Solving the Impossible-Recycling Challenges
It has been known for over a decade that Solid-State Shear Pulverization (SSSP) can overcome many of the key challenges that face recycling post-consumer polymer waste. Major problems surrounding recycling post-consumer waste include incompatibility between the different polymers, viscosity mismatch, and contamination. Prior to 2014, there has been very little success in converting post-consumer waste streams back into useable materials. This work, for the first time, describes the successful commercialization of SSSP and its implementation in solving some of the most "impossible" recycling challenges, which include post-consumer laminated film (PCR), K-Cup (or single serve coffee), and ocean plastic waste.
Municipal recycling factories (MRFs) are struggling to find a solution to the growing post-consumer recycled laminated film (PCR) waste streams. The inability to recycle these streams is due to cross-contamination of various polymers and impurities in the waste steam. Furthermore, current technologies implemented at MRFs are not set up to handle and separate film based materials. Part of this project focused on processing uncleaned, unsorted PCR film back into recycled resin. It was shown that SSSP can successfully recycle PCR film back into useable pellets with good mechanical and flow properties, comparable to recycled high density polyethylene. Overall, this work led to the development of an injection mold grade PCR resin available for commercial use.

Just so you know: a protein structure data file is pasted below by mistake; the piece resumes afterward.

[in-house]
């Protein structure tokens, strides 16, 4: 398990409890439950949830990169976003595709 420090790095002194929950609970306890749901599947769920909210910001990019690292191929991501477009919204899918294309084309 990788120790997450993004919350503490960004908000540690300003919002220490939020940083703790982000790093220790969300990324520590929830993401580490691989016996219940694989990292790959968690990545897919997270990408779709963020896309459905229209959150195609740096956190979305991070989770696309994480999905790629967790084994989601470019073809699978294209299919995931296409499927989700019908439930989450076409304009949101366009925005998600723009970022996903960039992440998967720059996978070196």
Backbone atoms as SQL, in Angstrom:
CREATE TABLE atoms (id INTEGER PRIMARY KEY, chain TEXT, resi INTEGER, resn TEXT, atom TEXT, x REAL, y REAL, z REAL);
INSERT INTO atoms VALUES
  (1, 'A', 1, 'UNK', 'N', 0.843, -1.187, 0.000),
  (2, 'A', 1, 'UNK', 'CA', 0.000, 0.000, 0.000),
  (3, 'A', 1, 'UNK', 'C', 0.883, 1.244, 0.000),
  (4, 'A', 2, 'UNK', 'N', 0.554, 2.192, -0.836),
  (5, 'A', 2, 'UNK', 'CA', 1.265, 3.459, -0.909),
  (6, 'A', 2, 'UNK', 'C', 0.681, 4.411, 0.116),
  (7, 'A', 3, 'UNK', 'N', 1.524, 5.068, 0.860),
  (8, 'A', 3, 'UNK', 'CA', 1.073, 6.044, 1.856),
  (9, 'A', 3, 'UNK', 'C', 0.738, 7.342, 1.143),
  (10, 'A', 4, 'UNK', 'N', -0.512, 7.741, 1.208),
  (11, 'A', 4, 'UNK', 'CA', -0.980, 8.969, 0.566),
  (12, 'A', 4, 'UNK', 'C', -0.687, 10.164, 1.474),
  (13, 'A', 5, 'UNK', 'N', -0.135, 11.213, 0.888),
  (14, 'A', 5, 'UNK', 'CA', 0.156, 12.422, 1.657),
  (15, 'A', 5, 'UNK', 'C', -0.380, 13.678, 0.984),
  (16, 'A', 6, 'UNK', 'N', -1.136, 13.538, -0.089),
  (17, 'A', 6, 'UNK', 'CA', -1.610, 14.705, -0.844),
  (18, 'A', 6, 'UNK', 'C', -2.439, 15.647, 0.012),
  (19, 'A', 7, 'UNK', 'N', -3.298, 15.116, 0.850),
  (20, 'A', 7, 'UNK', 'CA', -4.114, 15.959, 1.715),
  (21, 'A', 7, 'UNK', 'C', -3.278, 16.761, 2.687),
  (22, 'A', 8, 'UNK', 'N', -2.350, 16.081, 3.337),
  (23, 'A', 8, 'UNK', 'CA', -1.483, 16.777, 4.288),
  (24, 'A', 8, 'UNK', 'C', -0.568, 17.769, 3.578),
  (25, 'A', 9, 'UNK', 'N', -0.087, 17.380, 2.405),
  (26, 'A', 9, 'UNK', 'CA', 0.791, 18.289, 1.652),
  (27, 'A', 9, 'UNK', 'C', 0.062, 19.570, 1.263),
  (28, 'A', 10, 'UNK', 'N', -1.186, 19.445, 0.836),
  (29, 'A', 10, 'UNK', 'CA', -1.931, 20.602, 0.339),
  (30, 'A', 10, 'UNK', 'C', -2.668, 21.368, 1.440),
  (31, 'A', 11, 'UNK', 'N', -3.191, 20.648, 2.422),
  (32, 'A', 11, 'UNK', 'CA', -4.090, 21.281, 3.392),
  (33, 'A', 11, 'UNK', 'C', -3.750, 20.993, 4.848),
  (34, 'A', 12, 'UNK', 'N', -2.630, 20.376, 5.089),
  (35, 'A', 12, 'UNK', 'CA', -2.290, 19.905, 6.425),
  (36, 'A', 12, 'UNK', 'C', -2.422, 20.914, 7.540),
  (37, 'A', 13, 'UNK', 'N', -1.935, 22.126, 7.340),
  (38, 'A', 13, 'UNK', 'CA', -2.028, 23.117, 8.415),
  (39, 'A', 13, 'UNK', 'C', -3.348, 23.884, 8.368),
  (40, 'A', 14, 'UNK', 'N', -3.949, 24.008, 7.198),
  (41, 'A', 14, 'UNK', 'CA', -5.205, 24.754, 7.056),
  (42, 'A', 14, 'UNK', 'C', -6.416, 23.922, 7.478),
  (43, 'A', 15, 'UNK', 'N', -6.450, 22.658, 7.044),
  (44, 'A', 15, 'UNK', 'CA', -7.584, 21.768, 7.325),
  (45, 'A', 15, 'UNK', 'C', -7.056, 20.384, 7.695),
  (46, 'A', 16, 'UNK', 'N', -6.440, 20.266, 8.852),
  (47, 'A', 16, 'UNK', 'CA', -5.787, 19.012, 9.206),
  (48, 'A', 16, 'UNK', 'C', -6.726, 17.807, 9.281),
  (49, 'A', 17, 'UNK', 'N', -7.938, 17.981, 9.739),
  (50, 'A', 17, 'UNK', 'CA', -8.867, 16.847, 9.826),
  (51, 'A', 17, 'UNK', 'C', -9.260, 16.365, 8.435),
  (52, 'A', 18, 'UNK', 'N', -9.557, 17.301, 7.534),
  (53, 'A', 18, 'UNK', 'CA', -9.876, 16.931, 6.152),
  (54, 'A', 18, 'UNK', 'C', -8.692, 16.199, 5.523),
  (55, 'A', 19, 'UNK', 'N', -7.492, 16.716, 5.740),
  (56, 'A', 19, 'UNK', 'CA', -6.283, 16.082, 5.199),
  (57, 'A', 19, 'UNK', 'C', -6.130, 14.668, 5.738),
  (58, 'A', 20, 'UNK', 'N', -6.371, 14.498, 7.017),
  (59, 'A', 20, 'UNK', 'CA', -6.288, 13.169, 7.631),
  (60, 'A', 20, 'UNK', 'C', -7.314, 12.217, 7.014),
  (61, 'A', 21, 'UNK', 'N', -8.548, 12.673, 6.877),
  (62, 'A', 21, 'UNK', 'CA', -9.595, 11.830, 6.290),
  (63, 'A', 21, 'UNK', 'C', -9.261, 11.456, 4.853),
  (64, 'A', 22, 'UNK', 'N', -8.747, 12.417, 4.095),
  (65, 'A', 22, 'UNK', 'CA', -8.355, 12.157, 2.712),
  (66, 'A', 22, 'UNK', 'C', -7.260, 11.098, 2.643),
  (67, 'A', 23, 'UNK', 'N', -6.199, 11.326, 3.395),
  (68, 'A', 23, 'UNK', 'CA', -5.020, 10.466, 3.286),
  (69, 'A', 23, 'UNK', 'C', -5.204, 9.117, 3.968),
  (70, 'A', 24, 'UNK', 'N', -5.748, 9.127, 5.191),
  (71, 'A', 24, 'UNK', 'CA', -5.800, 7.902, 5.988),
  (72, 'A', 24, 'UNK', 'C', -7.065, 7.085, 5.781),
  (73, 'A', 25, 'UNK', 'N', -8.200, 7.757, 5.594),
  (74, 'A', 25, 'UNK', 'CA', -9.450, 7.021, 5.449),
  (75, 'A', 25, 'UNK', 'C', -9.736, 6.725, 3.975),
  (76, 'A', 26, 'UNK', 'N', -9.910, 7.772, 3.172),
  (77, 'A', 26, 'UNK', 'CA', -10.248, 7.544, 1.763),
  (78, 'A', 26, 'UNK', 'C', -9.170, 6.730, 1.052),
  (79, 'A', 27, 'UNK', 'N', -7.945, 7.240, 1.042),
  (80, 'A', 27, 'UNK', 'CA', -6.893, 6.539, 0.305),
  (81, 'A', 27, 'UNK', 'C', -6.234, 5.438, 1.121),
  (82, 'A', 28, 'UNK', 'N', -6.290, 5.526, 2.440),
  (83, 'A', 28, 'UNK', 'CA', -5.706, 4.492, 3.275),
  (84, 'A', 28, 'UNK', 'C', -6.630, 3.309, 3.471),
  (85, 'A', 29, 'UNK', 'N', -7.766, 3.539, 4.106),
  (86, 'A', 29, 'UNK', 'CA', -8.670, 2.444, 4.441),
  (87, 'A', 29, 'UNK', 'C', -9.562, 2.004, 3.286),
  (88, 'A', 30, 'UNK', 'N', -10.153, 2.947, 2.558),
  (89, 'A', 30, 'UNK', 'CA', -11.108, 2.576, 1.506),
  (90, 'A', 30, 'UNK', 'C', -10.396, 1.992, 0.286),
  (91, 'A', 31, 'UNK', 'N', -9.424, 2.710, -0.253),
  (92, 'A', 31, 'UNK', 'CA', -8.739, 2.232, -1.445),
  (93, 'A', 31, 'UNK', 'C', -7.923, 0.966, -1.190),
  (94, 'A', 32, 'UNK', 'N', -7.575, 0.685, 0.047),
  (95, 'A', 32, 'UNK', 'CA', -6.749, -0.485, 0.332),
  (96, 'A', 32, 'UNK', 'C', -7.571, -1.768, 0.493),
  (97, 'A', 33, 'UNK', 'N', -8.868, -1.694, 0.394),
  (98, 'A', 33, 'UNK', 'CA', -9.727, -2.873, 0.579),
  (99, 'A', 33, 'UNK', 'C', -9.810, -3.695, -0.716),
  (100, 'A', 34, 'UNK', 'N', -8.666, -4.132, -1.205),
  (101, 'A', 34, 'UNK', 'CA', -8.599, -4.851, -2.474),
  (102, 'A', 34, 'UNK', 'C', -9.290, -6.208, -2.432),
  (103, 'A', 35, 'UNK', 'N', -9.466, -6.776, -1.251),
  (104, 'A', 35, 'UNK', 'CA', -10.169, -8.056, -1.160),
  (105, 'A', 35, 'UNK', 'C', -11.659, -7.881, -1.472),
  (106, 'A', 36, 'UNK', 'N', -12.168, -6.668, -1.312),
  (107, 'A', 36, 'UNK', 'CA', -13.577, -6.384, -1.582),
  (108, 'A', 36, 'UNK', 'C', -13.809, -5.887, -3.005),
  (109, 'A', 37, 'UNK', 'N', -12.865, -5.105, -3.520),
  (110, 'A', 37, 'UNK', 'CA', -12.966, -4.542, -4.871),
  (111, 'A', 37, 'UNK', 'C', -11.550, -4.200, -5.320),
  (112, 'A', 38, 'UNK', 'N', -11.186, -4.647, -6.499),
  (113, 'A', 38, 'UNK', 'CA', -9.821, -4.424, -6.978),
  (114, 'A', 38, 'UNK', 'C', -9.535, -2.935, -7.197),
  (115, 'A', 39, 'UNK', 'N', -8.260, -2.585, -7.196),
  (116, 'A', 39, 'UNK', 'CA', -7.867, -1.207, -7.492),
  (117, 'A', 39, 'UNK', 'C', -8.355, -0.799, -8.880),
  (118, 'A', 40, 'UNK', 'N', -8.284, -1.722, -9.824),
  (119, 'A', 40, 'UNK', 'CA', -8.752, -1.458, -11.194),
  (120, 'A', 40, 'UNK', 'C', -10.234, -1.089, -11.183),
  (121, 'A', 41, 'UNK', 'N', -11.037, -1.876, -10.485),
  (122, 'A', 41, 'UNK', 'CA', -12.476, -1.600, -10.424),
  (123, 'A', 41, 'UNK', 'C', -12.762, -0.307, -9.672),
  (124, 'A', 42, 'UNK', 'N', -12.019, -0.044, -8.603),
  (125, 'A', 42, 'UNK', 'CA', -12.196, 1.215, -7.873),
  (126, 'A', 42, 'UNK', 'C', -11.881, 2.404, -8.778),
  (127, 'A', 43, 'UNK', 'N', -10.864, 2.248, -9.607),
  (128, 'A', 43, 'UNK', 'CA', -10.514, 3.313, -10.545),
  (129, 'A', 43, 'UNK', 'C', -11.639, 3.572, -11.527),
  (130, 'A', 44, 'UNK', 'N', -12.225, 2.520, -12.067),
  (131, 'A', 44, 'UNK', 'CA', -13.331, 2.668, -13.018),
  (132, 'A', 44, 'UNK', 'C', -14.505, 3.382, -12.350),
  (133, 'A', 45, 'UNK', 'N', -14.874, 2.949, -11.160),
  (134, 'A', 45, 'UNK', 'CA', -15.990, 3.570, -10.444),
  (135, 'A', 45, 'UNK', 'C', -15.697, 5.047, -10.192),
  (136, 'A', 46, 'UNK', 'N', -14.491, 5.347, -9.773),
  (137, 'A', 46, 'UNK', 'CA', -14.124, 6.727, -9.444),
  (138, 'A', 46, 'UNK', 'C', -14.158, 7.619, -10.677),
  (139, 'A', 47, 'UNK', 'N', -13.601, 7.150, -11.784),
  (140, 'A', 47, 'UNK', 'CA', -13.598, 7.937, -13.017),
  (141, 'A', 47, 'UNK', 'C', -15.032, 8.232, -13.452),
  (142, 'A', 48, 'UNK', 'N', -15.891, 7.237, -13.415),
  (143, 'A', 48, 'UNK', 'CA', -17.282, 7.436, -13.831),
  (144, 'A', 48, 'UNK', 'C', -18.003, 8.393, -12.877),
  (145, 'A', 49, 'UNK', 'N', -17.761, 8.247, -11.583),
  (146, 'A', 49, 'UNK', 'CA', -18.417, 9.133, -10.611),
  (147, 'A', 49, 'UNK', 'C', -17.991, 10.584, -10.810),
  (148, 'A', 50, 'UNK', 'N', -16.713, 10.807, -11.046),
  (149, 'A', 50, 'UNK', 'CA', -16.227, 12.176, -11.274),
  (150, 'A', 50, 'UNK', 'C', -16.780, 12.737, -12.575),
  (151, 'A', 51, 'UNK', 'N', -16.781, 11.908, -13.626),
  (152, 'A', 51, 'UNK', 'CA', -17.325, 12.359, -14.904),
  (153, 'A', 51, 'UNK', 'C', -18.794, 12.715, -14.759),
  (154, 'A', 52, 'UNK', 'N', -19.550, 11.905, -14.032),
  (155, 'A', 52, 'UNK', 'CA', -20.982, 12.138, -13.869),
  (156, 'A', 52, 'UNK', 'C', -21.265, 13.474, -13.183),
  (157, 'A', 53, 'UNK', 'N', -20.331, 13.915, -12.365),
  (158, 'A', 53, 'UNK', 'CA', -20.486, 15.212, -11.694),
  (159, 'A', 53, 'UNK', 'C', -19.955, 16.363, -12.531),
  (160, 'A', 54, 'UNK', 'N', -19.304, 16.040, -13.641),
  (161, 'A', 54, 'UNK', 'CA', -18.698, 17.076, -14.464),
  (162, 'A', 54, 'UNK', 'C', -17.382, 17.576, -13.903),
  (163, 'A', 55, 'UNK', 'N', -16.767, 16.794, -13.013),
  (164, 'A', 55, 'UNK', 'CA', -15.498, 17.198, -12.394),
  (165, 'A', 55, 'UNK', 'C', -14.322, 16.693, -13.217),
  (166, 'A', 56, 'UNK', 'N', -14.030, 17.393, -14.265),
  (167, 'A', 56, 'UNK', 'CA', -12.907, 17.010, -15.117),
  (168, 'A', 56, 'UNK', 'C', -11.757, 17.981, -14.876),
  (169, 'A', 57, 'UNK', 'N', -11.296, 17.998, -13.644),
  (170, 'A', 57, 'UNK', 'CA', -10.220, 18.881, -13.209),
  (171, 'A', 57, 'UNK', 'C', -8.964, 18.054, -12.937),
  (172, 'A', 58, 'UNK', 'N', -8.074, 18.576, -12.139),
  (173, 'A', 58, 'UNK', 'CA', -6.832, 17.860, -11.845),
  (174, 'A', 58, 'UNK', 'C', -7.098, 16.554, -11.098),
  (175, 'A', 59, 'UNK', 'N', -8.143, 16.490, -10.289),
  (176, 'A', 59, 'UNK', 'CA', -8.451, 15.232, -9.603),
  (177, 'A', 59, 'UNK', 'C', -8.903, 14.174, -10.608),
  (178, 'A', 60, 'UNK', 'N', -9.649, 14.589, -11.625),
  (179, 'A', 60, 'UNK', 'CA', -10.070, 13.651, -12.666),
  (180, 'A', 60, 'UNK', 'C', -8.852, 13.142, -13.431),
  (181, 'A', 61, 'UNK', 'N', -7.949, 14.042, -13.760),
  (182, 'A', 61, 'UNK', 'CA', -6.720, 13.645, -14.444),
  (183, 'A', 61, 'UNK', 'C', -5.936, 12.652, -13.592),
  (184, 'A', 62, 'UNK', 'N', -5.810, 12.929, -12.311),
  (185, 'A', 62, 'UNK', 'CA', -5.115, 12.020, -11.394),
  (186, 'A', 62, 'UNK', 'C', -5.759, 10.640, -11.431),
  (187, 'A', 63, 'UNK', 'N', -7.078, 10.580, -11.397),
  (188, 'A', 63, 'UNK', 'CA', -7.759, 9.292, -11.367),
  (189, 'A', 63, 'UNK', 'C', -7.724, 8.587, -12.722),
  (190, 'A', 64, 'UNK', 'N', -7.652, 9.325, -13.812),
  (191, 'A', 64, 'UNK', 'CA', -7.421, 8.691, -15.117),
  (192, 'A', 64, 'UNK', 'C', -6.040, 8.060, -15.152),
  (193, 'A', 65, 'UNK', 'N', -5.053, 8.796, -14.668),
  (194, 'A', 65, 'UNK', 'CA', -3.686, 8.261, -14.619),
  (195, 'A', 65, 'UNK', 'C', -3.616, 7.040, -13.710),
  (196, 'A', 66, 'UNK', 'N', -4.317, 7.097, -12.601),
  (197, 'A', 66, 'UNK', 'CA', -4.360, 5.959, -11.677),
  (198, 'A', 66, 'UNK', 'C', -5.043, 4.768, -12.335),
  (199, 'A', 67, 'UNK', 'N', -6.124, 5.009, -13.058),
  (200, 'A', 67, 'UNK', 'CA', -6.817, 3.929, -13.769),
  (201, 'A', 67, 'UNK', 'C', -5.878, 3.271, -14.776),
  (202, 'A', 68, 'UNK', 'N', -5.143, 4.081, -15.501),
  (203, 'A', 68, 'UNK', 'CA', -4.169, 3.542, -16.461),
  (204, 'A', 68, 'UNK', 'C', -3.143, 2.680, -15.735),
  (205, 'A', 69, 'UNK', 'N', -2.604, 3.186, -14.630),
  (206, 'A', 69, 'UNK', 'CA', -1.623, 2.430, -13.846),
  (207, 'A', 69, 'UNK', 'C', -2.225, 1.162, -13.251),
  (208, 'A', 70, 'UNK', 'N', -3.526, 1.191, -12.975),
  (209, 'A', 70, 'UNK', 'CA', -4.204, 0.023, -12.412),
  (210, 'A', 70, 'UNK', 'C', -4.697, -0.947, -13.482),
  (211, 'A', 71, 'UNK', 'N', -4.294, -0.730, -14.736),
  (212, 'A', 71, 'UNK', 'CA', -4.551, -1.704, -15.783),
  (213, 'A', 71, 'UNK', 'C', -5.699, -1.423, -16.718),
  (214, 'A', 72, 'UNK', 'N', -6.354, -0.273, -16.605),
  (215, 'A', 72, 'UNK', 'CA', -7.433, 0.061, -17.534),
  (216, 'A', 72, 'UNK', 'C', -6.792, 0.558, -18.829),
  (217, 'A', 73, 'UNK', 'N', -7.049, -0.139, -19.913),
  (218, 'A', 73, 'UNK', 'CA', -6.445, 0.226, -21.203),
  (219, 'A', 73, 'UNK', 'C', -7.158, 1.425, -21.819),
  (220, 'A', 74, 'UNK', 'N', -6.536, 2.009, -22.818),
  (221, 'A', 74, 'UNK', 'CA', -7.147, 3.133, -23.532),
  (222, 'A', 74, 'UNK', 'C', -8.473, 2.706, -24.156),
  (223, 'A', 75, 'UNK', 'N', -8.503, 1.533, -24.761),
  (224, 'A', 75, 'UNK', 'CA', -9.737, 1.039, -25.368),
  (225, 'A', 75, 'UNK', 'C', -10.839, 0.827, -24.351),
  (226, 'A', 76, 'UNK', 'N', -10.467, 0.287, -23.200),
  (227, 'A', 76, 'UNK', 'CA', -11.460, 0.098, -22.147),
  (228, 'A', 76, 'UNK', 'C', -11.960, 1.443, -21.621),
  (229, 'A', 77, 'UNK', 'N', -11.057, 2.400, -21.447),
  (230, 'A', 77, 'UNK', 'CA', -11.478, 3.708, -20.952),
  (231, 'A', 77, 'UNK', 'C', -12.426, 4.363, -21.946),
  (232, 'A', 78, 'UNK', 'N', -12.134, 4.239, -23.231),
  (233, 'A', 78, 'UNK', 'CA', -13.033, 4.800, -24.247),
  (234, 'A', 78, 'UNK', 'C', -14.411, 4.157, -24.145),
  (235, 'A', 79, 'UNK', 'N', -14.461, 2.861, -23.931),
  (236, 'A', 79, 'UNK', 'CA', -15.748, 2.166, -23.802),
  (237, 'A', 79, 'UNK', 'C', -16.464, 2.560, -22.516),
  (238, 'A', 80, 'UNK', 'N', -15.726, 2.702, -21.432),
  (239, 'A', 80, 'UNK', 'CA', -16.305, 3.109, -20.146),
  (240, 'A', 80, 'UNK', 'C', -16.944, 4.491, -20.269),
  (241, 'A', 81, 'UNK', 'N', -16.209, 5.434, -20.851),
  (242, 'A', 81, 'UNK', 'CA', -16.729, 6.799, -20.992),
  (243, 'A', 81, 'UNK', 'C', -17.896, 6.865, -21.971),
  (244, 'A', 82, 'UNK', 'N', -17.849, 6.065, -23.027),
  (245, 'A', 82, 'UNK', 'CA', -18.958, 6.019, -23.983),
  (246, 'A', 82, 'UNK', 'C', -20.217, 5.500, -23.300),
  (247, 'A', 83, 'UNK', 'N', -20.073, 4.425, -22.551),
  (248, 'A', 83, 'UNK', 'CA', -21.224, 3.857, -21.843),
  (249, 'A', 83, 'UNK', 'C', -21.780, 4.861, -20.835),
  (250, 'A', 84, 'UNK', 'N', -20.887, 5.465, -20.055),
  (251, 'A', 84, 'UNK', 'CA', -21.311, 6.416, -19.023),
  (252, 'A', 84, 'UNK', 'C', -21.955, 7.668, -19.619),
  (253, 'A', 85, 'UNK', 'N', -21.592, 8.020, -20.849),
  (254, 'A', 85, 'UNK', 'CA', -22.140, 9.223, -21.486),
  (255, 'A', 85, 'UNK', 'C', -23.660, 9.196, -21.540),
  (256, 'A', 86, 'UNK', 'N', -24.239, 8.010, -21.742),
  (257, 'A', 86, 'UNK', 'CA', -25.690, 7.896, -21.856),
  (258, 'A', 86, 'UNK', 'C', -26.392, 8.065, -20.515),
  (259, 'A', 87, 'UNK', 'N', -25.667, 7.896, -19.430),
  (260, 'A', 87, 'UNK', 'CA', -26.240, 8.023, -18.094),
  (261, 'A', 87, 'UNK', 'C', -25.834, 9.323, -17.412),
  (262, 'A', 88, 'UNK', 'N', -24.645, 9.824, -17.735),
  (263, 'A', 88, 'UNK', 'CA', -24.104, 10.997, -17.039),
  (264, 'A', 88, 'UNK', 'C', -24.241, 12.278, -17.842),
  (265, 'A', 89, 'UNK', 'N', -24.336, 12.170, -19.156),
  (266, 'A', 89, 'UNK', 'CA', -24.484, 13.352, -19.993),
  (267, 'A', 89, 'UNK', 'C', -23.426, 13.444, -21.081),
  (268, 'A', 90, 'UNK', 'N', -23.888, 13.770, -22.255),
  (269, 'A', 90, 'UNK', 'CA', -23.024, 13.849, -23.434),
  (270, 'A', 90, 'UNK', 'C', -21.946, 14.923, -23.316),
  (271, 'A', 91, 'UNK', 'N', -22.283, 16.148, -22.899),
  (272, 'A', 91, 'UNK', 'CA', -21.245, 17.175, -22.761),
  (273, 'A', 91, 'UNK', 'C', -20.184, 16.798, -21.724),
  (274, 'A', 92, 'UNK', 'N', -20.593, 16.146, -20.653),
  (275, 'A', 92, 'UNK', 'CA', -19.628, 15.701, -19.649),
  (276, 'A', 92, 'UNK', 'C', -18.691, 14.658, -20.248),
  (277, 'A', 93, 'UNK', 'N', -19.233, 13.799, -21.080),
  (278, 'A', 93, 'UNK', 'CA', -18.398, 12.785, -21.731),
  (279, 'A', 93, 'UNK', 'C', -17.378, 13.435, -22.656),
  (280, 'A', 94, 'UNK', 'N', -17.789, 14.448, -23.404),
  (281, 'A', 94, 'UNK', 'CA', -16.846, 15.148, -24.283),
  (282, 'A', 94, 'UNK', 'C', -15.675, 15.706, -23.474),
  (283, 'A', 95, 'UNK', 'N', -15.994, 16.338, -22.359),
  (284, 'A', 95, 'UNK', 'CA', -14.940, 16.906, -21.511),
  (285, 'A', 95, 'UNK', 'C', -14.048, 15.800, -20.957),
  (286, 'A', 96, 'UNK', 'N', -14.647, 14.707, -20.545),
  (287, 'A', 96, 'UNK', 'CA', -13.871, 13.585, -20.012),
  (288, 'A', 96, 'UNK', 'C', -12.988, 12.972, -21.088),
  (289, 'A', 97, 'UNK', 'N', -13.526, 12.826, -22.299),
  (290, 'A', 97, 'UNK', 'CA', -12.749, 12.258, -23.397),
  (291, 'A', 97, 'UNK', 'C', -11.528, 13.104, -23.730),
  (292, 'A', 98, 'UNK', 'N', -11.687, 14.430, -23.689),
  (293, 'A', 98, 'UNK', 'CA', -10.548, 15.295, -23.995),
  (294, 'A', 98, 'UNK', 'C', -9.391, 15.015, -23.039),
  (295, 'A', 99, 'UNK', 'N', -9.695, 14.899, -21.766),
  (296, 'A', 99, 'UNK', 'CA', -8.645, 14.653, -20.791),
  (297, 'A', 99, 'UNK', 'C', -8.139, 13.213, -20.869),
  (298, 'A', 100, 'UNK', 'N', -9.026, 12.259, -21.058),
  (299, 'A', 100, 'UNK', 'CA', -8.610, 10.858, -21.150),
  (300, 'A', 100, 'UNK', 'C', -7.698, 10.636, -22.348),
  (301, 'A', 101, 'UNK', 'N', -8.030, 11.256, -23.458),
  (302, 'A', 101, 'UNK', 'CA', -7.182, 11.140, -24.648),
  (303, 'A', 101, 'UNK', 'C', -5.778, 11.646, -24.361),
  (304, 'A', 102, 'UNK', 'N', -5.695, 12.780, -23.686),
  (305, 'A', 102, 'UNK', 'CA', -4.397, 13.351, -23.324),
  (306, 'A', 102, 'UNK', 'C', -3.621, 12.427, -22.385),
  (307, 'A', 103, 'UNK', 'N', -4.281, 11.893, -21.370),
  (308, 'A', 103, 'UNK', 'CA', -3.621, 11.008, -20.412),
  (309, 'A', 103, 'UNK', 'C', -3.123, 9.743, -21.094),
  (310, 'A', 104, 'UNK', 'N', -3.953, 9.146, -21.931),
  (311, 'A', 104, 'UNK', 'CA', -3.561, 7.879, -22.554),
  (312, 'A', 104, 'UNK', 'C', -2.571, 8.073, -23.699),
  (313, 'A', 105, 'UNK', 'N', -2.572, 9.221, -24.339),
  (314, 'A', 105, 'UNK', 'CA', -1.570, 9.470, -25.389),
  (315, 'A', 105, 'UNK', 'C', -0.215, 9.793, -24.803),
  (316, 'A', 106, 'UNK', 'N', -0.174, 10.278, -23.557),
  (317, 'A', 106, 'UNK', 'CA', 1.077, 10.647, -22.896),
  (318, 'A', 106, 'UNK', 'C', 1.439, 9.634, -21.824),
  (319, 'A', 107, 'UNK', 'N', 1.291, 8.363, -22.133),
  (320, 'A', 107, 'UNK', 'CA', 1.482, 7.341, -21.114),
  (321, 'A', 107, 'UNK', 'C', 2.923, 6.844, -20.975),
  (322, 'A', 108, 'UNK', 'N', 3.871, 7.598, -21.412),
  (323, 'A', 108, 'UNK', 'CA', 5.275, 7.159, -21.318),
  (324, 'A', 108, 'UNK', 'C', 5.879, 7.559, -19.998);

The convenience of a Keurig K-Cup comes at a price. Billions of non-recyclable Keurig K-Cups end up in landfills every year resulting in harmful effects on the environment. Co-founder John Sylvan stated, "I feel bad sometimes that I ever [invented the K-Cup]." Another part of this research utilized SSSP to recycle Keurig K-Cups back into usable materials. Ultimately, K-Cups were successfully converted at ~10 wt% into a PLA 3D printing filament.
Another environmental plague is that of ocean and beach plastic, which continues to accumulate across the planet. It is currently estimated that eight million tons of plastic ends up in the ocean every year. SSSP was also utilized to convert ocean and beach plastic into new, useful materials. Ocean and beach plastic was successfully converted back into low value plastic value resin at 10-40 wt%. Injection molded closures and 3D printed filament were produced.
Overall, SSSP has demonstrated the first commercially viable process to solve some of the biggest recycling challenges that face the planet.
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